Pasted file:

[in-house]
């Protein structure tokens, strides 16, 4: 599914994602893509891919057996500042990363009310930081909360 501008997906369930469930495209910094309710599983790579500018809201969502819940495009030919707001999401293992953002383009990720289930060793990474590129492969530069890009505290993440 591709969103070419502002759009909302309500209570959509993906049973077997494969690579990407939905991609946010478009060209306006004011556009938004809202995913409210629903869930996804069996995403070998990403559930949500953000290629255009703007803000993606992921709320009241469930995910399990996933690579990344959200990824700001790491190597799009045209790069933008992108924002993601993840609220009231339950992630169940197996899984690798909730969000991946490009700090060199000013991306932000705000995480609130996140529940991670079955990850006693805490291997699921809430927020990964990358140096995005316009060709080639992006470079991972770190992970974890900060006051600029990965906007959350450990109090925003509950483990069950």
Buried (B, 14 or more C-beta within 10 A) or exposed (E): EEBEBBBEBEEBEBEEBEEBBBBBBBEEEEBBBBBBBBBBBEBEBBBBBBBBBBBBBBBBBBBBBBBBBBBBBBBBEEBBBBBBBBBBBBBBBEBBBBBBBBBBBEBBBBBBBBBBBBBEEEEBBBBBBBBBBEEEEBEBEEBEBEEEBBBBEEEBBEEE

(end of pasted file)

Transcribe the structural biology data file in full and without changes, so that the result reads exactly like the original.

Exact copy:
[in-house]
């Protein structure tokens, strides 16, 4: 599914994602893509891919057996500042990363009310930081909360 501008997906369930469930495209910094309710599983790579500018809201969502819940495009030919707001999401293992953002383009990720289930060793990474590129492969530069890009505290993440 591709969103070419502002759009909302309500209570959509993906049973077997494969690579990407939905991609946010478009060209306006004011556009938004809202995913409210629903869930996804069996995403070998990403559930949500953000290629255009703007803000993606992921709320009241469930995910399990996933690579990344959200990824700001790491190597799009045209790069933008992108924002993601993840609220009231339950992630169940197996899984690798909730969000991946490009700090060199000013991306932000705000995480609130996140529940991670079955990850006693805490291997699921809430927020990964990358140096995005316009060709080639992006470079991972770190992970974890900060006051600029990965906007959350450990109090925003509950483990069950």
Buried (B, 14 or more C-beta within 10 A) or exposed (E): EEBEBBBEBEEBEBEEBEEBBBBBBBEEEEBBBBBBBBBBBEBEBBBBBBBBBBBBBBBBBBBBBBBBBBBBBBBBEEBBBBBBBBBBBBBBBEBBBBBBBBBBBEBBBBBBBBBBBBBEEEEBBBBBBBBBBEEEEBEBEEBEBEEEBBBBEEEBBEEE